EDNA ST. VINCENT MILLAY

FDR

My candle burns at both ends;
It will not last the night;
But ah, my foes, and oh, my friends –
It gives a lovely light!

-Edna St. Vincent Millay

(February 22, 1892 – October 19, 1950)

She started writing her first novel at the age of 8. By the age of 16 she she had written a collection of poems which she presented to her mother in a brown copybook which bore the title, ”Poetical Works of Vincent Millay.”

Edna St. Vincent Millay is one of the spectacular figures of the Roaring Twenties. With a personal history that reflects so many of the passionate and tragic figures that seem to mirror the atmosphere of their time.

The oldest of 4 girls, abandoned by her father, Millay was raised in poverty in Maine by her mother who traveled from town to town toting a trunk full of literature including Shakespeare and Milton which she read aloud to the girls at night.

By the age of 20 (despite having been exposed to almost nothing of the world) Millay wrote a poem called “Renascence” which her mother submitted to a competition. The poem was widely considered to the the best of the submissions but did not win and this controversy catapulted Millay into the limelight. Readers protested. Newspapers wrote about it. Millay was an instant cause celebre. And when, at a party in Maine, she read the poem to a small and captive audience, a guest was so taken with the young woman’s talent that she offered to finance her education at Vassar.

In the ‘20s, she lived a classic bohemian life in the early days of Greenwich Village and a more glamorous life in Paris, mingling with jazz-age figures like Edmund Wilson, who fell hopelessly in love with her. She was charismatic: small, with pale skin and flaming red hair. Eventually, she grew tired of breaking hearts and spreading havoc and married an accommodating man who took care of her. Her painful love affair with a poet 14 years her junior fueled some of her greatest sonnets.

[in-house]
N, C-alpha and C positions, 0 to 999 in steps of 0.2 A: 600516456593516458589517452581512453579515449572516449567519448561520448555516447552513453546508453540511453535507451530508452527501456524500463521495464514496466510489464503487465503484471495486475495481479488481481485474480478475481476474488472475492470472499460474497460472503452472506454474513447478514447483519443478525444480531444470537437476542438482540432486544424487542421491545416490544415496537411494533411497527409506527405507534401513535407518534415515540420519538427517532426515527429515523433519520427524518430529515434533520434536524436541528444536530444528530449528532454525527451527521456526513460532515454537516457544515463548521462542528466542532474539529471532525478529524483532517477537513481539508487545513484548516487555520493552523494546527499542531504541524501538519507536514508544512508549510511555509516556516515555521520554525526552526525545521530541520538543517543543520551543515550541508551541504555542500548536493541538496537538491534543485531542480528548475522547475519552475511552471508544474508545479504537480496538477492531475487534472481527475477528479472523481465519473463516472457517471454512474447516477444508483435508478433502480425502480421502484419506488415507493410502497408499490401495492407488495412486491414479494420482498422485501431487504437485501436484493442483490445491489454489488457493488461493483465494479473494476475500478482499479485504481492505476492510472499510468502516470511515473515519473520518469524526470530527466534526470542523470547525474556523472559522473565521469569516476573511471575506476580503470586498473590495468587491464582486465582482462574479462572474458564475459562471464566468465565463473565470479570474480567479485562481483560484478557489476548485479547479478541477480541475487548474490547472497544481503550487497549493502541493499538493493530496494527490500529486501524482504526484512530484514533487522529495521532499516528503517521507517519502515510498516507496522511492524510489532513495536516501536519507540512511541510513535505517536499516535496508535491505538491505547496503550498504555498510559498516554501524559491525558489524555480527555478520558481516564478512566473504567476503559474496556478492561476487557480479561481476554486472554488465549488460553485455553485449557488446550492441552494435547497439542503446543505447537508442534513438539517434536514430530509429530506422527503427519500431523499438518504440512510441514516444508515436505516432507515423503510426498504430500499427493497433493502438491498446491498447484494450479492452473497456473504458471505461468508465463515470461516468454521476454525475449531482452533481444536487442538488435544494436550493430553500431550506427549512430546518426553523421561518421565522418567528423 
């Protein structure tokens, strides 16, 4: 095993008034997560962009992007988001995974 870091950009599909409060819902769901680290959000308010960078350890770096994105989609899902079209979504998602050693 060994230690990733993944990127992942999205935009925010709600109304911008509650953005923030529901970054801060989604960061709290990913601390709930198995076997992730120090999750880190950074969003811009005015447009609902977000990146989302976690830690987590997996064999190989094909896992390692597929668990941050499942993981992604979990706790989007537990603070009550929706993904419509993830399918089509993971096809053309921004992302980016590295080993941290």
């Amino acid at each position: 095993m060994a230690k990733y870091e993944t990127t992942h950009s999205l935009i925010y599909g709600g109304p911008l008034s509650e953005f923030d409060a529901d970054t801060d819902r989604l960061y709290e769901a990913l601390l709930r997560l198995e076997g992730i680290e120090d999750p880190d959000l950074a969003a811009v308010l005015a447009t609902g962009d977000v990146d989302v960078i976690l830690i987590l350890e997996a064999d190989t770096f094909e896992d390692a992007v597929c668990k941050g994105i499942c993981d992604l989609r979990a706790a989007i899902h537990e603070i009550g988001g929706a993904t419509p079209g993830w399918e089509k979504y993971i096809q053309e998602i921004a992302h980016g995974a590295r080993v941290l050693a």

Her life was an epic train wreck full of ambition, fame, affairs and addiction. In 1932, she became the first woman to win a Pulitzer Prize in poetry and people flocked to her public reading tours like she was a rock star.

Openly bisexual, unscrupulous, narcissistic and self-destructive, Millay also took radical political positions that were rather noble including campaign on behalf of Sacco and Vanzetti and writing propoganda for the Allieds during the war.

Edna was known to drink Martini’s for breakfast followed by an early Gin Rickey snack before noon. But the drink that is associated with her name is the Between the Sheets, a cousin of the Sidecar.

RECIPE

Between the Sheets

3/4 oz brandy
3/4 oz light rum
3/4 oz triple sec
1/2 oz lemon juice
lemon twist for garnish

Pour the ingredients into a cocktail shaker with ice cubes. Shake well. Strain into a chilled cocktail glass. Garnish with the lemon twist.

Edna St. Vincent Milay’s biography Savage Beauty is available from Porter Square Books.

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